In Case There Is No Doctor is advertised as ‘The Medical and Survival Guide for Travels On and Off the Beaten Track’ and this little, life-saving book is just that: 192 perforated pages (so you can just take the info you want if you’re really travelling light) on how to recognize and treat common illnesses and injuries, and how to stay alive in a tight spot.
The author, Avshalom Mor, is a paramedic from Israel who has obviously traveled a good deal and he gives advice from the traveler’s point of view, always taking into account the limited resources you might have at hand when there’s a medical emergency or face a dangerous situation; when facing a dangerous dog at night, for instance, Mor suggests shining a torch into its eyes. He even gives tips on what to do in life-and-death fight with a dog (you rip out its testicles).
In Case There is No Doctor has plenty of survival advice but first and foremost it’s about first aid. Most of us feel pretty stupid for not knowing more, or we would if we watched someone die for want of knowing how to save someone who’s choking or having a heart attack. And yet if you’ve ever tried to commit to memory all the guidelines to save someone’s life you’ll know how easy it is to forget it all the moment you put the book down. Most of us learn best by doing rather than just reading about it and few of us get much practice in applying a splint to a broken bone, sewing up a wound or treating scorpion bites. So when the moment comes all that we’ve learned just flies right out of our heads. Wouldn’t it be great if you had a little manual that fits in the pocket that you could consult?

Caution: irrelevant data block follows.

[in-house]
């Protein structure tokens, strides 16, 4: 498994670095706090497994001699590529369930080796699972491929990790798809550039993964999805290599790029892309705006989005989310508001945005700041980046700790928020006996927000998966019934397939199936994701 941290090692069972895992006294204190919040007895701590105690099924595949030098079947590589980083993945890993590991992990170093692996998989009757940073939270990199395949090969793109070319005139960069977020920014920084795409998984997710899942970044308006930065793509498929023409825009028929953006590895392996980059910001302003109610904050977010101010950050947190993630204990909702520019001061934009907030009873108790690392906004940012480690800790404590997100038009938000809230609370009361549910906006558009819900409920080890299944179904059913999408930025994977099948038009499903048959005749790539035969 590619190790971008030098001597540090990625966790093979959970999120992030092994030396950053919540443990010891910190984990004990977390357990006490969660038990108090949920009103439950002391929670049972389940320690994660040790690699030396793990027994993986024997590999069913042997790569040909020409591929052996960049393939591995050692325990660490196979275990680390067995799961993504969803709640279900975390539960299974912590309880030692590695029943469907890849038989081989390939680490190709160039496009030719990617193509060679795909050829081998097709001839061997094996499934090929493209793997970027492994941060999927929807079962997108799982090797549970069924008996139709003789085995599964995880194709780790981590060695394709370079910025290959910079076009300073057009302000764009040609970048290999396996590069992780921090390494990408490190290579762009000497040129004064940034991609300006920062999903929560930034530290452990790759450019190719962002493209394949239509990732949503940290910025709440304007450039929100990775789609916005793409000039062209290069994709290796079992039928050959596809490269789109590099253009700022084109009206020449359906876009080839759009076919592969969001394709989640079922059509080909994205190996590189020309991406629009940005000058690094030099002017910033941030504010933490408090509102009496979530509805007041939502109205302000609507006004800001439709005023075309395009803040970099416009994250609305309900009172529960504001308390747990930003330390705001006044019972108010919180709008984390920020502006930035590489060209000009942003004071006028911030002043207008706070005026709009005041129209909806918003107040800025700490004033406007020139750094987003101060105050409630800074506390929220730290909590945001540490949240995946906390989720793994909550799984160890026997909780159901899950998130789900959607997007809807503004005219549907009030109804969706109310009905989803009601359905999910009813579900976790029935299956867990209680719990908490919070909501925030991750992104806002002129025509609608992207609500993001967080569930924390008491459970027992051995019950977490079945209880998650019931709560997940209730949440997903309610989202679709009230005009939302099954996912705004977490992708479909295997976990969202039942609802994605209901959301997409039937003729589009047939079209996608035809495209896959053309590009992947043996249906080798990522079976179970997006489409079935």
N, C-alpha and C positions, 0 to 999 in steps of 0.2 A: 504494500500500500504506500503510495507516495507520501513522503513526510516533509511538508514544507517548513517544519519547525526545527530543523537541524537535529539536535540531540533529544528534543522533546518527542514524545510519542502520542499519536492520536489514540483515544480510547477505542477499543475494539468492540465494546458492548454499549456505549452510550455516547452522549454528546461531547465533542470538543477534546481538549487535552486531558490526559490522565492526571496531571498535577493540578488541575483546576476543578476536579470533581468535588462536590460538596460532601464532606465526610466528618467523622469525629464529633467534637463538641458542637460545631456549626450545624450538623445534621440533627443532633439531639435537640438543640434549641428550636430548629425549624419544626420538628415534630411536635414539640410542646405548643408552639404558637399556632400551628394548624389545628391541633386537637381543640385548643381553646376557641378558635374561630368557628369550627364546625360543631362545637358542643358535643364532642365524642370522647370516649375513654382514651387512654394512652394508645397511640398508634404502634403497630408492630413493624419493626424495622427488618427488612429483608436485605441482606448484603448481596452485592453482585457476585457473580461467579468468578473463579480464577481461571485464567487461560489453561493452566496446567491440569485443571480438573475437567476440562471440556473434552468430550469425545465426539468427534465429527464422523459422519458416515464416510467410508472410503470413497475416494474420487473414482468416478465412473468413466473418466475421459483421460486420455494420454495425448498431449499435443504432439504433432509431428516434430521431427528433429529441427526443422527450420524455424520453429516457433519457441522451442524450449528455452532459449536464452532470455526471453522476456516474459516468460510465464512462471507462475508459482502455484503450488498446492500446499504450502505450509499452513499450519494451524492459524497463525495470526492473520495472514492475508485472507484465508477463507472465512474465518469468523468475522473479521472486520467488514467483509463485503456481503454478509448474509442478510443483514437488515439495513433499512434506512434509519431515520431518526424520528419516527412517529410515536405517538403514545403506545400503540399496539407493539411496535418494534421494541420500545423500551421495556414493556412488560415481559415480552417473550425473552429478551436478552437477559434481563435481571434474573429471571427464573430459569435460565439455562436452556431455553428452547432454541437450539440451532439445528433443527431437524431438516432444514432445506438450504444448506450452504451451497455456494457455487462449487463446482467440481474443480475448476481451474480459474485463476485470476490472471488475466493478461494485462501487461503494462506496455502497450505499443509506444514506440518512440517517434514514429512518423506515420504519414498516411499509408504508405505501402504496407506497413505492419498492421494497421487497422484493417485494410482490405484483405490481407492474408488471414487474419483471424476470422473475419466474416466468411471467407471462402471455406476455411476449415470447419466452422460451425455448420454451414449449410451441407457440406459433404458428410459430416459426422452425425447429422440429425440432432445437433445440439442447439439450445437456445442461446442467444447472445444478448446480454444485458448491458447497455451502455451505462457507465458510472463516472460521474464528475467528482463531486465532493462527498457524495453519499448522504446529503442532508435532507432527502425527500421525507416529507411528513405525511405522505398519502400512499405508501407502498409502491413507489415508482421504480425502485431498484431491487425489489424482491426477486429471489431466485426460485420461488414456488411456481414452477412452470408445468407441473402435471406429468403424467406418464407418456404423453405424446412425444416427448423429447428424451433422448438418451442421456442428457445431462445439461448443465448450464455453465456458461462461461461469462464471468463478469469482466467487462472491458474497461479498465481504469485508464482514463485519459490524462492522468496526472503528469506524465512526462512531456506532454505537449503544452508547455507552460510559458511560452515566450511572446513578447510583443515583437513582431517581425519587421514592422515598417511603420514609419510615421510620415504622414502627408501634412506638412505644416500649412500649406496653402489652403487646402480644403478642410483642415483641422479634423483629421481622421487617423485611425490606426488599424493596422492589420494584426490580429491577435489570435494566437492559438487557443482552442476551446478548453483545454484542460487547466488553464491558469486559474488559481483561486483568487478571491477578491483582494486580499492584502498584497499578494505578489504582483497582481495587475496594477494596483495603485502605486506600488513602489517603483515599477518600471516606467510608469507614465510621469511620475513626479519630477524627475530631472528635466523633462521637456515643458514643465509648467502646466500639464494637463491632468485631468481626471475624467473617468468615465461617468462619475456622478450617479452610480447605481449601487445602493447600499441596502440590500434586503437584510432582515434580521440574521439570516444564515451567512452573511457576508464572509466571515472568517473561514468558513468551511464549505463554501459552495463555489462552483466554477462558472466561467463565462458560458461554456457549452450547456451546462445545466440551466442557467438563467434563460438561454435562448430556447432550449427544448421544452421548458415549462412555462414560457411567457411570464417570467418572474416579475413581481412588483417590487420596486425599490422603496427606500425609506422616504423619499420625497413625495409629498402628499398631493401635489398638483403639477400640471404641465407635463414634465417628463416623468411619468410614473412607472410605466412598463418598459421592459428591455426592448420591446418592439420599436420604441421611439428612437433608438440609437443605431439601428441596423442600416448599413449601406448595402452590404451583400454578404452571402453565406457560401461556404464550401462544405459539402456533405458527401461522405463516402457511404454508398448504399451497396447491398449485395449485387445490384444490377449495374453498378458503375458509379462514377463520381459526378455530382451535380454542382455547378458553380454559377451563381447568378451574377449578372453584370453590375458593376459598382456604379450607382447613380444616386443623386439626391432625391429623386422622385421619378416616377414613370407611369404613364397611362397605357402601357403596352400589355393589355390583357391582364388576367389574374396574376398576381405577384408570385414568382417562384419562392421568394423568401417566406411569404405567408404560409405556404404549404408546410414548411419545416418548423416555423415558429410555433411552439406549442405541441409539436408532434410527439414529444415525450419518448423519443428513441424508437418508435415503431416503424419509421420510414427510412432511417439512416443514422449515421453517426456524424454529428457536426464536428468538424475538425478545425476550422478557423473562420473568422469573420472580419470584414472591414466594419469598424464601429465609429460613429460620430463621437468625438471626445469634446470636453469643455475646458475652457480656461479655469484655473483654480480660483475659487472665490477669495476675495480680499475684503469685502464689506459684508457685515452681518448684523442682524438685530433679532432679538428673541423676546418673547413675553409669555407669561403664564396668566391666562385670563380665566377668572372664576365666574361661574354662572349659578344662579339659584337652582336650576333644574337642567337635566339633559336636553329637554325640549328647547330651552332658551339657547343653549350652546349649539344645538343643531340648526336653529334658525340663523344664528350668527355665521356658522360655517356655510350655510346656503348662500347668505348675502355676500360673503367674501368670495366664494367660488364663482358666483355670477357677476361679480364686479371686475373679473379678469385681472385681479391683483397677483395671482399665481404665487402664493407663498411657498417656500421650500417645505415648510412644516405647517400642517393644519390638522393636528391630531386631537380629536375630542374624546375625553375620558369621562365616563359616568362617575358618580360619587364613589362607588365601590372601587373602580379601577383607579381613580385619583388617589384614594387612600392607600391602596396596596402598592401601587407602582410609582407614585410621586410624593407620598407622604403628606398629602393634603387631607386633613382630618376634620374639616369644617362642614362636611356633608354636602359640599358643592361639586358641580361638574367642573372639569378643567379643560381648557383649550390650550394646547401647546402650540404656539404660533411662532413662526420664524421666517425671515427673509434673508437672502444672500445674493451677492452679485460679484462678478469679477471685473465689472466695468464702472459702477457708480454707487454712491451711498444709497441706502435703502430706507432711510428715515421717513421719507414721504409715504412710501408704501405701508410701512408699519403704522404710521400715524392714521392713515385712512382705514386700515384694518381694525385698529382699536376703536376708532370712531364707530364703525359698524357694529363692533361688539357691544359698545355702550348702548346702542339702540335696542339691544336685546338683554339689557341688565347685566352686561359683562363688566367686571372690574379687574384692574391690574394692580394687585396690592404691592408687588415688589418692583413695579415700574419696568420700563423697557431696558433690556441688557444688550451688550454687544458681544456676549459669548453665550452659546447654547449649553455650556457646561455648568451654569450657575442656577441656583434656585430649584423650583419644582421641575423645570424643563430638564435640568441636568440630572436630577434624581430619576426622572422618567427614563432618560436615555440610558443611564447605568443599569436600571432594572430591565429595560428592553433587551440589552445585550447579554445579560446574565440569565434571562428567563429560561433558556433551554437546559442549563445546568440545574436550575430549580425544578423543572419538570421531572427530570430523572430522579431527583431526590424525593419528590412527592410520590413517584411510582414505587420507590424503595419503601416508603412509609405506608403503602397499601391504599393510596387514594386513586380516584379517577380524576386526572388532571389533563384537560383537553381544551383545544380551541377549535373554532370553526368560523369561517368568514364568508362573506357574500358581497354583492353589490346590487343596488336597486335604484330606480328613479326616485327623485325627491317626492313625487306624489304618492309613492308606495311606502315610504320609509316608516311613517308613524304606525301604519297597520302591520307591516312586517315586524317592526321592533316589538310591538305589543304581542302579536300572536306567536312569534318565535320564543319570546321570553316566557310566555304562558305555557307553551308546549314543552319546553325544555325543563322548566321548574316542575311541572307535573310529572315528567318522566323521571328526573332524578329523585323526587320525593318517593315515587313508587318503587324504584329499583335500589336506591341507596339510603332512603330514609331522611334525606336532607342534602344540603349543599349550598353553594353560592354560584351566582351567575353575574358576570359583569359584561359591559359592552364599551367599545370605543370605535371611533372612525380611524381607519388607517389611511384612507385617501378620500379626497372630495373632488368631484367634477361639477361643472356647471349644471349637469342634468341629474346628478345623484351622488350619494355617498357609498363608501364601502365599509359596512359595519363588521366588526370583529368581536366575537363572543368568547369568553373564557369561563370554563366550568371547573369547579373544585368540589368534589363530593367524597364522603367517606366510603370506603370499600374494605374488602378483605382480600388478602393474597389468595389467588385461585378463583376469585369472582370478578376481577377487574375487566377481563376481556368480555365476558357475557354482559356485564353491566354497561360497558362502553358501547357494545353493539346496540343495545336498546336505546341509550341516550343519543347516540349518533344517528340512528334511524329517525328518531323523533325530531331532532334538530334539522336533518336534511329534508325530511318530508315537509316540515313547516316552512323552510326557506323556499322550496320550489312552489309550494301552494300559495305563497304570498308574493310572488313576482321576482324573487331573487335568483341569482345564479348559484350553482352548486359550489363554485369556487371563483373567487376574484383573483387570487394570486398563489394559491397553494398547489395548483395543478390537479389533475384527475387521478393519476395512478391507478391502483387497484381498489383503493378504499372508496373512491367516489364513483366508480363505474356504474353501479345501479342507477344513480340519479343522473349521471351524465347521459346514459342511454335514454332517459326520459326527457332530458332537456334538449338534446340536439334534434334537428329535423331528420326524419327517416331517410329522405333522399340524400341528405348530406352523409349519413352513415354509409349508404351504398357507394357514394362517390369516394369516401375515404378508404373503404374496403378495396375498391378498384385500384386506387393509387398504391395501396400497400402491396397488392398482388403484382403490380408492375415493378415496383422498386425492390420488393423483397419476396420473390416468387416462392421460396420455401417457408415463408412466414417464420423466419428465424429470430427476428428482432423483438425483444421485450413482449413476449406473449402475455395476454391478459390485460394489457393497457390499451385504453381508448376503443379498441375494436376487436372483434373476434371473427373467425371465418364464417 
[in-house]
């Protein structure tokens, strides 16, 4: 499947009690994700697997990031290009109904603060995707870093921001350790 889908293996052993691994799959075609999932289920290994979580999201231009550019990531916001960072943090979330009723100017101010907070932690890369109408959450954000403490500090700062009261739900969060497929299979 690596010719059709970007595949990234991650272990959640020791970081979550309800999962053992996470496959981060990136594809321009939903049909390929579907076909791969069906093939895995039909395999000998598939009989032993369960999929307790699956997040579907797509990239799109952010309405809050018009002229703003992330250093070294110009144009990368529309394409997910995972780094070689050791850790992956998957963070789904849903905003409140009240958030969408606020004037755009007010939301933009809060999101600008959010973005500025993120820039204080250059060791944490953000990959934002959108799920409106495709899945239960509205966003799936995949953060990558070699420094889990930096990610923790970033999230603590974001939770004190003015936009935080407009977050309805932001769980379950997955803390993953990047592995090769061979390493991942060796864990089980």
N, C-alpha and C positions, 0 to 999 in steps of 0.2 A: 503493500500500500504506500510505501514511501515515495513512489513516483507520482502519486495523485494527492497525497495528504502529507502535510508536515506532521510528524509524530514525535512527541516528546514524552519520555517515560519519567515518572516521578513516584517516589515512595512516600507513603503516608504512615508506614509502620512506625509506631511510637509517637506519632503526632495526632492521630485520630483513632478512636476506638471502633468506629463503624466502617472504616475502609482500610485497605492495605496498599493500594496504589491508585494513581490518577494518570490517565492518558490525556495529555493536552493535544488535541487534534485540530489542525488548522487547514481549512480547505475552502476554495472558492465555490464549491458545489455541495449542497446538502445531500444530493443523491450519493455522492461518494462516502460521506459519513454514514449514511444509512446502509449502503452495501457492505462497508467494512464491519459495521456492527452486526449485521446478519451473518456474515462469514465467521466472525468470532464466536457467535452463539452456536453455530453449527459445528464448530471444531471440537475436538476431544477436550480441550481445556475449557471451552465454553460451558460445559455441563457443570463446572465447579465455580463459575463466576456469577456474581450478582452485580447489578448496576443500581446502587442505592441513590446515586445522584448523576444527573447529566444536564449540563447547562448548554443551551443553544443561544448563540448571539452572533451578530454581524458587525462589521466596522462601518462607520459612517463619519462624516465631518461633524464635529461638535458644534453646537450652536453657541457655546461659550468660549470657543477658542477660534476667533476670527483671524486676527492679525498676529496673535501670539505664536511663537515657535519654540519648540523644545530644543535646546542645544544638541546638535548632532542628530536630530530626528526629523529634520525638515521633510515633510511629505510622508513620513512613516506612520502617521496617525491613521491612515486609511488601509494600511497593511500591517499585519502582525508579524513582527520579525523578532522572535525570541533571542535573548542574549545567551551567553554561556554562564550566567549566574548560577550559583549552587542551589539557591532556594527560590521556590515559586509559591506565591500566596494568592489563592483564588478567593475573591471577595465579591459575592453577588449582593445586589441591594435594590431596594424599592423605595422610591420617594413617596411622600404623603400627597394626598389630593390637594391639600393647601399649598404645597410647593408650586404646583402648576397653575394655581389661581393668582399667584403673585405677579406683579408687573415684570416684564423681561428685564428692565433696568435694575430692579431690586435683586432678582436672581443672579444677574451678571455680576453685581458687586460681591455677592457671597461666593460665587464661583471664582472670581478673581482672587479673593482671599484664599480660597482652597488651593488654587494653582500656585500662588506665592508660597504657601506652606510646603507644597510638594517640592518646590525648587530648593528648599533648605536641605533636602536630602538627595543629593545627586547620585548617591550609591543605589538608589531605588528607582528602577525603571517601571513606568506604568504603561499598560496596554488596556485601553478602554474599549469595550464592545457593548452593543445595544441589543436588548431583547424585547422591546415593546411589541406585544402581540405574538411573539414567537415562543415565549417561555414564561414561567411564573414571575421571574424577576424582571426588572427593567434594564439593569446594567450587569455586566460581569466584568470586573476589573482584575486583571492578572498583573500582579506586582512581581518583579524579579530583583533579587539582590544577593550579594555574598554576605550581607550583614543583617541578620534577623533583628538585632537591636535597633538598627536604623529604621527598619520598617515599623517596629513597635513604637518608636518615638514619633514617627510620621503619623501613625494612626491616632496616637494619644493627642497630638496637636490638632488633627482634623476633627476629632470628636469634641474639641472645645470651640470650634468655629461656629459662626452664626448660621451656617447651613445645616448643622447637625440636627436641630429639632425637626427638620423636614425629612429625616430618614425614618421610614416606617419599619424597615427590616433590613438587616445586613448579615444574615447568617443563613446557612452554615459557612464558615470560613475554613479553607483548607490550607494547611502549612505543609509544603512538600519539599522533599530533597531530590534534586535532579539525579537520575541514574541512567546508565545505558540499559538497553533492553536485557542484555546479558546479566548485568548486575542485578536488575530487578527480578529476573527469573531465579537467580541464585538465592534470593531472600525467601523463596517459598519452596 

Sometimes the advice contained seems a little too advanced and though the author is quick to recommend that we get professional help when possible, would most travelers really be able to rehydrate someone rectally if the need was serious enough? That’s a page I’ll be tearing out of my copy just in case any co-travelers get any bright ideas if they find me unconscious…
Mor also recommends various herbs and plants for their medicinal properties but strays outside of the general scientific consensus when he holds urine to be antiseptic, for instance (it’s long been thought to be sterile though even that is now in doubt).
But overall this is a book that you can learn from every time you pick it up and makes a great traveler’s companion taking up very little space in your backpack and who knows, it must just save your – or someone else’s – life one day.